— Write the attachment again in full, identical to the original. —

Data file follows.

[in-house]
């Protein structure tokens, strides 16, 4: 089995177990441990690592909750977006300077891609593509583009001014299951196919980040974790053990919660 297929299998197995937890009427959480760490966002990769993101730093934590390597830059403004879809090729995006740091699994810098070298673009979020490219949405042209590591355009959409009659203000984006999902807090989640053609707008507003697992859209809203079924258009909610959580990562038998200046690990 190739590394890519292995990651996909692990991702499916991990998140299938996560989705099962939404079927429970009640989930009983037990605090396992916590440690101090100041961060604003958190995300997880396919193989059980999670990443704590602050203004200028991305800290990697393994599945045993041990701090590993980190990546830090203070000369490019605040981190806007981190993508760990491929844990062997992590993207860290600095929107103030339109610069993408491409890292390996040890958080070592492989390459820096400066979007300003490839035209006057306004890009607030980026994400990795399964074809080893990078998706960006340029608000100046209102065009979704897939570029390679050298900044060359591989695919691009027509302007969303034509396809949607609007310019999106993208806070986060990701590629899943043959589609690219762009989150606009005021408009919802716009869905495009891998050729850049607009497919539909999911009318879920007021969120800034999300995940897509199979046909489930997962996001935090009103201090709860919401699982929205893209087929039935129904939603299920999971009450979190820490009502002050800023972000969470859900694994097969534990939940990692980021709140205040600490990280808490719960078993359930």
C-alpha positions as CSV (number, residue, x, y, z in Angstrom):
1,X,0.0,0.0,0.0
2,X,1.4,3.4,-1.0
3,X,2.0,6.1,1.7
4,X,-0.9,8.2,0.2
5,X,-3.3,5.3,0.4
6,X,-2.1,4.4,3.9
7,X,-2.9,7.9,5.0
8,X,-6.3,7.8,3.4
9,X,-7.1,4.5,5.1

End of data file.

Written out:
[in-house]
């Protein structure tokens, strides 16, 4: 089995177990441990690592909750977006300077891609593509583009001014299951196919980040974790053990919660 297929299998197995937890009427959480760490966002990769993101730093934590390597830059403004879809090729995006740091699994810098070298673009979020490219949405042209590591355009959409009659203000984006999902807090989640053609707008507003697992859209809203079924258009909610959580990562038998200046690990 190739590394890519292995990651996909692990991702499916991990998140299938996560989705099962939404079927429970009640989930009983037990605090396992916590440690101090100041961060604003958190995300997880396919193989059980999670990443704590602050203004200028991305800290990697393994599945045993041990701090590993980190990546830090203070000369490019605040981190806007981190993508760990491929844990062997992590993207860290600095929107103030339109610069993408491409890292390996040890958080070592492989390459820096400066979007300003490839035209006057306004890009607030980026994400990795399964074809080893990078998706960006340029608000100046209102065009979704897939570029390679050298900044060359591989695919691009027509302007969303034509396809949607609007310019999106993208806070986060990701590629899943043959589609690219762009989150606009005021408009919802716009869905495009891998050729850049607009497919539909999911009318879920007021969120800034999300995940897509199979046909489930997962996001935090009103201090709860919401699982929205893209087929039935129904939603299920999971009450979190820490009502002050800023972000969470859900694994097969534990939940990692980021709140205040600490990280808490719960078993359930």
C-alpha positions as CSV (number, residue, x, y, z in Angstrom):
1,X,0.0,0.0,0.0
2,X,1.4,3.4,-1.0
3,X,2.0,6.1,1.7
4,X,-0.9,8.2,0.2
5,X,-3.3,5.3,0.4
6,X,-2.1,4.4,3.9
7,X,-2.9,7.9,5.0
8,X,-6.3,7.8,3.4
9,X,-7.1,4.5,5.1